To make a film that examines people who have turned silicone companionship into an actual loving relationship seems almost too easy as a way to mock and belittle those who have chosen such a lifestyle. But to her credit, director Melody Gilbert (The Summer of Help) has plenty of compassion for her primary subjects, including John, a retiree who seems inseparable from his Real Doll “wife” Jackie. John pushes Jackie around in a wheelchair to meals, dresses her for special occasions, and politely fields questions from curious onlookers who don’t quite understand his chosen significant other. Having had Jackie for several years, her extremities are falling apart or otherwise mangled. John is saving up money to get her a new body, and we somehow get caught up in the thrill of the promise of that moment as well.
Silicone Soul is mostly about men who view their Real Dolls as something more than inanimate, but Gilbert as takes the time to visit with a woman who brings eerily realistic baby dolls to Alzheimer’s patients who positively light up when presented with what they think is a real child. One of my favorite subjects is an artist who has a collection of Real Dolls that she uses in her compelling photography work, posing them in provocative poses both alone and with human models. The results are quite beautiful and intentionally freaky.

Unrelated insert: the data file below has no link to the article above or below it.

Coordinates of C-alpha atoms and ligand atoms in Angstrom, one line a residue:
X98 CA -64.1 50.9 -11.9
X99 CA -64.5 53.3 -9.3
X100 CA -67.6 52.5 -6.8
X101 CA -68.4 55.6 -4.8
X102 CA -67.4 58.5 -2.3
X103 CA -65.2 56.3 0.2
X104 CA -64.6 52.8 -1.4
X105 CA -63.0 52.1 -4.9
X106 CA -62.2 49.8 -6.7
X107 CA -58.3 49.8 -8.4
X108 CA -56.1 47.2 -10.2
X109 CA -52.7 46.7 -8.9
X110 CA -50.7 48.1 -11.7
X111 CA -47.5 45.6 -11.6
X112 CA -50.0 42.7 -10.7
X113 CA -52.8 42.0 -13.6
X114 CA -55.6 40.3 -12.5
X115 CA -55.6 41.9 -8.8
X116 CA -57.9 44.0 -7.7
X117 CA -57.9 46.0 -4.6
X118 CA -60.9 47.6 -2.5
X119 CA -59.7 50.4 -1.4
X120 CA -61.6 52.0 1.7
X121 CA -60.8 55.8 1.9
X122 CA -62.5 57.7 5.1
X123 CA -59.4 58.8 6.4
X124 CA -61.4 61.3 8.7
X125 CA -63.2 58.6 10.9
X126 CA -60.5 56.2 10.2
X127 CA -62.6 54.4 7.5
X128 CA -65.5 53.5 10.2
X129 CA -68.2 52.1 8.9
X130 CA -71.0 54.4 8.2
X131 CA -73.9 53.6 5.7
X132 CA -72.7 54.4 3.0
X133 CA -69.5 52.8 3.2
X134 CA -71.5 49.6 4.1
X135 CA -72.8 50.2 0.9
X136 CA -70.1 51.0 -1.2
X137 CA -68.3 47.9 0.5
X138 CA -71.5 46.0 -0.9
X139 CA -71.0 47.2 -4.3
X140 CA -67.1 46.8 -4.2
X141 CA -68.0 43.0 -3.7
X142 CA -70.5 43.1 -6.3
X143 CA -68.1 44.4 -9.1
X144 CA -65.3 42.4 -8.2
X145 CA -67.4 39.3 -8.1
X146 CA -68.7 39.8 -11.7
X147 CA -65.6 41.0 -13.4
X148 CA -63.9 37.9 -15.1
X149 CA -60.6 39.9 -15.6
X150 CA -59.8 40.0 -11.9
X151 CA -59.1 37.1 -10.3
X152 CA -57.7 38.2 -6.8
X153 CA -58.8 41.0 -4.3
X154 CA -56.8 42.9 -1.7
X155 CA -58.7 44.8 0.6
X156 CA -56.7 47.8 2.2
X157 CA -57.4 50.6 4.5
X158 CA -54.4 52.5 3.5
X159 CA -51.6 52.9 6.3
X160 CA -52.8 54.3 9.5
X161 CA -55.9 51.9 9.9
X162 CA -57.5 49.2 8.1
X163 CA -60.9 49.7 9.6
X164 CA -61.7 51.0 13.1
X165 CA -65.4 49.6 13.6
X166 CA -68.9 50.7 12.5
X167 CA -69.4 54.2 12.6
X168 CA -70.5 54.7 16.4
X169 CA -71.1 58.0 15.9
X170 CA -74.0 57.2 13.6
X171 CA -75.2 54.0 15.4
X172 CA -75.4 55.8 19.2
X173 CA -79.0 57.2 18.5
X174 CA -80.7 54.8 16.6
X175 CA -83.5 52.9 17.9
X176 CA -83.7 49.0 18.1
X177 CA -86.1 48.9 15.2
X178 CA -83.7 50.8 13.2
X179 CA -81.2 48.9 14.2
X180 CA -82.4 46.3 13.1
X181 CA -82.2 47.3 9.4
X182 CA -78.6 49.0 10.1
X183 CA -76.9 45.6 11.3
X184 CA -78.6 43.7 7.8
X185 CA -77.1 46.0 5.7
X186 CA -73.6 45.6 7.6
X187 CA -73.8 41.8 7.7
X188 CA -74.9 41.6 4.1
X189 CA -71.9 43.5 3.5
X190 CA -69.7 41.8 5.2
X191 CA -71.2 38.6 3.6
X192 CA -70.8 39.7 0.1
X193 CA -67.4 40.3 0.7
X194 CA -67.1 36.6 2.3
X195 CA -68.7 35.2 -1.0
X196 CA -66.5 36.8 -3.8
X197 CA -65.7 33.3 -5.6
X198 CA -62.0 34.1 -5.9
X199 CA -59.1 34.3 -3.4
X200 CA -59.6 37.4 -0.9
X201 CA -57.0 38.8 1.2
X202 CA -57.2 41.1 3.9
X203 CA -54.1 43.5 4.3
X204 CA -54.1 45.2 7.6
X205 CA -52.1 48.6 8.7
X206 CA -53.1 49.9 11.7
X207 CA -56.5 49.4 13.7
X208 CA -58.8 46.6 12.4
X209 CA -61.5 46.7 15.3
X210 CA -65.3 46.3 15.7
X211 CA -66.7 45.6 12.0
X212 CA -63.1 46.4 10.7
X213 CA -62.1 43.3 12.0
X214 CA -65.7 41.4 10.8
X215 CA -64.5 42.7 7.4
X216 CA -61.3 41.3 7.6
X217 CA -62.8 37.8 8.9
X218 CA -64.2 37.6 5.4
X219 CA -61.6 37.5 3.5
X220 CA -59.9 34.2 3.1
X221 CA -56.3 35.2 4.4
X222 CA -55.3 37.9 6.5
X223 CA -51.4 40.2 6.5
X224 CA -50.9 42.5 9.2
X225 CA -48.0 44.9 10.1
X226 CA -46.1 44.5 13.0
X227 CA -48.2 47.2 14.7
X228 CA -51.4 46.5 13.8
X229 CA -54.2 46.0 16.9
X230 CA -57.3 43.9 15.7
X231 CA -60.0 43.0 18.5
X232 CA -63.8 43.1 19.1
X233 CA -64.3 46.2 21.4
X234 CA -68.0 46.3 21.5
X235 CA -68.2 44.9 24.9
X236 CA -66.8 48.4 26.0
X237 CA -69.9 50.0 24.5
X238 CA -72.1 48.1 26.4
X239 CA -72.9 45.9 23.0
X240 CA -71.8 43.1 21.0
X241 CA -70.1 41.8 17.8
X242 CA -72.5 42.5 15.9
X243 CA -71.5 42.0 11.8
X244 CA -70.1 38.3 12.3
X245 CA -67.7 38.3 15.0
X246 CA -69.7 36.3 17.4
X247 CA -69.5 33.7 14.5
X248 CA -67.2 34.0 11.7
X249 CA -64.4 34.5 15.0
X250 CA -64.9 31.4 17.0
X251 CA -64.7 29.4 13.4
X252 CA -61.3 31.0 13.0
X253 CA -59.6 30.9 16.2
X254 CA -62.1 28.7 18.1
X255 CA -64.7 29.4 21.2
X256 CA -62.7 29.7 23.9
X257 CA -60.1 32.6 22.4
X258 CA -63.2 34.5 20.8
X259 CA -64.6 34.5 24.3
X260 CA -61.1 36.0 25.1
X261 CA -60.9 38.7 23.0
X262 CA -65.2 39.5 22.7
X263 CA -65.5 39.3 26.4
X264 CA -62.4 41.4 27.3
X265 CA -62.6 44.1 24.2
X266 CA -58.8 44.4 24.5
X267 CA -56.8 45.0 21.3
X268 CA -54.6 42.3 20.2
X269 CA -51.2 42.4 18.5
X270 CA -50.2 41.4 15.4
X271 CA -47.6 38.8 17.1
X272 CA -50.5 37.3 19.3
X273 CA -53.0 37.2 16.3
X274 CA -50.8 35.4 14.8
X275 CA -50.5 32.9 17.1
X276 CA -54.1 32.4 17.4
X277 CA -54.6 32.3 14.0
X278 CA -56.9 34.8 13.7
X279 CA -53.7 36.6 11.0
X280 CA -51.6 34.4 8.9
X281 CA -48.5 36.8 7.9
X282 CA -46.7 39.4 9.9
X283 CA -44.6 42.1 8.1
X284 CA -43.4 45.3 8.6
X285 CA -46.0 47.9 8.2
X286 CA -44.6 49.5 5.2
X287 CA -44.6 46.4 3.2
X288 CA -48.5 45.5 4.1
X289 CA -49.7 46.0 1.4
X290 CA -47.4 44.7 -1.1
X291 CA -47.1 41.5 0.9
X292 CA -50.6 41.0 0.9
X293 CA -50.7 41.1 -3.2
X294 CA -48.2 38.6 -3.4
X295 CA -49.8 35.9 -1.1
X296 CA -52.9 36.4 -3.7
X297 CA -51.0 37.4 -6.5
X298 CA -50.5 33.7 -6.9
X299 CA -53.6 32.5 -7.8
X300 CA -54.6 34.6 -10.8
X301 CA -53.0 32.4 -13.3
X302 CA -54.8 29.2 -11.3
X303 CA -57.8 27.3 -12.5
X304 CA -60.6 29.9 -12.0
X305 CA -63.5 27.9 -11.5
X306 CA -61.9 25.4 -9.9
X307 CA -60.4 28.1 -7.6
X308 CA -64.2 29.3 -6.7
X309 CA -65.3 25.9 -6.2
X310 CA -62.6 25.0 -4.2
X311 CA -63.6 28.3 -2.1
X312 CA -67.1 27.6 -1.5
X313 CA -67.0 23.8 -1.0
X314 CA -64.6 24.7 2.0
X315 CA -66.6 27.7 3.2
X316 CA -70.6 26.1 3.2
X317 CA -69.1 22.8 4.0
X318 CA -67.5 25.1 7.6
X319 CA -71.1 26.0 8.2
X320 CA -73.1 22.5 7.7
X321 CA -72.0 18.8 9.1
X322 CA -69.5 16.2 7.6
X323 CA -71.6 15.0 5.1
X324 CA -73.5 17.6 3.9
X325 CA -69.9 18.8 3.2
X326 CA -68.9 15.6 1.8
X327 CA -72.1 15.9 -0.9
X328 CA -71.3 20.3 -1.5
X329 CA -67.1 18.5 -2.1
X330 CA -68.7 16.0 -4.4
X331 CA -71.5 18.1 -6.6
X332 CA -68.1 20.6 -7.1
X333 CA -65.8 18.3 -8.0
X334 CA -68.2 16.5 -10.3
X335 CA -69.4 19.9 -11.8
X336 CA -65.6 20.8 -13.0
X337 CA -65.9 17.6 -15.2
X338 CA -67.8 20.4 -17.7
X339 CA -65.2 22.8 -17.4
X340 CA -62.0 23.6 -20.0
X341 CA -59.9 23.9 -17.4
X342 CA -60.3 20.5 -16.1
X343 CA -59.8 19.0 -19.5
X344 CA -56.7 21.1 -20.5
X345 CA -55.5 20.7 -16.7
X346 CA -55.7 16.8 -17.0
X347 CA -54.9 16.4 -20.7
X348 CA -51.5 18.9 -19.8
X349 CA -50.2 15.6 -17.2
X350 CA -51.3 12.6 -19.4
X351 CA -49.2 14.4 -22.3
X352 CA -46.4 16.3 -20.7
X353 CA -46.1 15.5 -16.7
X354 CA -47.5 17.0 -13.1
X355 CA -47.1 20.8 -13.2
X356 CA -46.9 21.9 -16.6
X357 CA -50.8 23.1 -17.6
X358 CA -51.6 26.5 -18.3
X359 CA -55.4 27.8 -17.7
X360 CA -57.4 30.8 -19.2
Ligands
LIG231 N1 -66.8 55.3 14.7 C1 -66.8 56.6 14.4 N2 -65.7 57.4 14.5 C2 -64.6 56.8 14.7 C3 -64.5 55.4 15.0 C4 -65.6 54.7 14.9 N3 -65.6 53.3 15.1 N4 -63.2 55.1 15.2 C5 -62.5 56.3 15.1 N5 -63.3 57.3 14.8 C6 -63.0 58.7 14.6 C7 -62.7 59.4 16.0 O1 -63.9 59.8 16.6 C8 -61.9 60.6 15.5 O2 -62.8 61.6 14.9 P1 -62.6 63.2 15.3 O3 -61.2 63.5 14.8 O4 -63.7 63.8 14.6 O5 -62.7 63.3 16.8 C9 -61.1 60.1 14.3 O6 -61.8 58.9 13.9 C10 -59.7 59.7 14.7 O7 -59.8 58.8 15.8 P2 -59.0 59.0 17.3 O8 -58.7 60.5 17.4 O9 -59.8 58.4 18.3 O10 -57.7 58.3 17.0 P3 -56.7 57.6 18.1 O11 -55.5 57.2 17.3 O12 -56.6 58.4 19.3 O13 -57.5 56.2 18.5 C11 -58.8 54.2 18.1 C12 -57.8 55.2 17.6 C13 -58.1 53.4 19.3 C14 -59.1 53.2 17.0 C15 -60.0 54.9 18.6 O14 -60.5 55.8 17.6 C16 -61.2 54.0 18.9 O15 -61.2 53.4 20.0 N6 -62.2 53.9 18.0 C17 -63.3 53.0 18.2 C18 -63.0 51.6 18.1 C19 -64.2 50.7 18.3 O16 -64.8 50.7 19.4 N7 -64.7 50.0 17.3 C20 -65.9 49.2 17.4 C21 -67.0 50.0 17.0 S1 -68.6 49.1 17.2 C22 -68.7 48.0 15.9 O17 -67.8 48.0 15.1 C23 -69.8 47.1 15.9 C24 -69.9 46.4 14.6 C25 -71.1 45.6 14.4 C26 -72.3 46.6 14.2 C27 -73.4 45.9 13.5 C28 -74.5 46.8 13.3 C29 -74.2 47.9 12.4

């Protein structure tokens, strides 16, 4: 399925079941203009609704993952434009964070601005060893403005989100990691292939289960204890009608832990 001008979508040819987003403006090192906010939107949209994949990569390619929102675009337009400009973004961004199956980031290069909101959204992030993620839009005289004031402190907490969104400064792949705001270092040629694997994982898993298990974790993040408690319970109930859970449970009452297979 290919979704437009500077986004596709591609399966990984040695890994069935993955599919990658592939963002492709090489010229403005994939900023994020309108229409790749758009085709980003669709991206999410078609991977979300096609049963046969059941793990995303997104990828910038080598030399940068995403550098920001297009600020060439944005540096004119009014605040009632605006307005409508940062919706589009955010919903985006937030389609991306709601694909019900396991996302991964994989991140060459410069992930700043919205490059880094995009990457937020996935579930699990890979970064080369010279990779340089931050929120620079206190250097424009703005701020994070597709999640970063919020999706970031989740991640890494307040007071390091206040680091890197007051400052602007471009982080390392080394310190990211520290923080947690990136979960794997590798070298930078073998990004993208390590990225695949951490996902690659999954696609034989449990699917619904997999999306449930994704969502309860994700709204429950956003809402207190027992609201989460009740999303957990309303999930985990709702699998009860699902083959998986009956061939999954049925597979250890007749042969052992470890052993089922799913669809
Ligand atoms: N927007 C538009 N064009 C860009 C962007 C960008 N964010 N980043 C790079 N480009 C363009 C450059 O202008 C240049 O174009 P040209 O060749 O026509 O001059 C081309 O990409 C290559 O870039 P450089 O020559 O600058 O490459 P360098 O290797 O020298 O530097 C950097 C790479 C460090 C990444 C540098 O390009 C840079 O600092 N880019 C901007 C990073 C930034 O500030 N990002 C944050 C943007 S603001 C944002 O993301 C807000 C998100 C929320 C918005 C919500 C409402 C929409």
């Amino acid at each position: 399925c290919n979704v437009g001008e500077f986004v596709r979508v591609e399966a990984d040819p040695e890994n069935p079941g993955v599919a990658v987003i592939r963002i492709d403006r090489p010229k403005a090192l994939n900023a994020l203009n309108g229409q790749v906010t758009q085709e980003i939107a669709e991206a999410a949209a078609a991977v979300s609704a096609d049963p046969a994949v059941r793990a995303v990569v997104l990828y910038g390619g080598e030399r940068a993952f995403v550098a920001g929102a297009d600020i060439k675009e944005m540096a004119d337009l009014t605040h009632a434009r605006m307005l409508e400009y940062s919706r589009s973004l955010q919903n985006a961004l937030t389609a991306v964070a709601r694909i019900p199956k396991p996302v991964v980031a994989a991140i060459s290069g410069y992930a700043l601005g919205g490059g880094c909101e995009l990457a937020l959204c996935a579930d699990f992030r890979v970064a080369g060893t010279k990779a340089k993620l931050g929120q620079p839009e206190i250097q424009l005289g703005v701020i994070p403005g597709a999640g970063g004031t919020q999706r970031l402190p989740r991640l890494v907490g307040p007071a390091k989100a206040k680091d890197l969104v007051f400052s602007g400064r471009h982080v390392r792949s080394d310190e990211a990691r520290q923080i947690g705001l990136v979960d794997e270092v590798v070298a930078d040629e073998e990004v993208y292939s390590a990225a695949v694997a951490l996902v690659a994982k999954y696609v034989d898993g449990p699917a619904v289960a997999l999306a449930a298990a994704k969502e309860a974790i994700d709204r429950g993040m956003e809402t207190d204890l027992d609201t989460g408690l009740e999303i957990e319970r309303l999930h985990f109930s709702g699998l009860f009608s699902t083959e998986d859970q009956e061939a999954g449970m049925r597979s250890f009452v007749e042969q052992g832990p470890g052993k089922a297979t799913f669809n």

But it’s John’s story that carries the most emotional weight and provides us with the film’s best moments; in particular: a retelling of the first (and only) time he brought Jackie to a holiday dinner with his extended family (at his open-minded sister’s request) and was met with open hostility, cofounded behavior and ultimately a kind of rejection usually reserved for racist uncles or smelly second cousins. It’s fairly clear that John doesn’t view his doll as a sex toy, and he becomes visibly hurt if someone is unkind or refuses to recognize her as a caring, loving soul. You might go into Silicone Soul for a laugh or to look at someone in the hopes of feeling better about your own life. But many of the people featured here seem like good people, perhaps lonely or even damaged, seeking comfort wherever they can find it in a world that frequently rejected them long before these dolls entered their lives.
The film is screening at the Gene Siskel Film Center on Sunday, Jan. 27 at 5pm; and Monday, Jan. 28 at 8pm.
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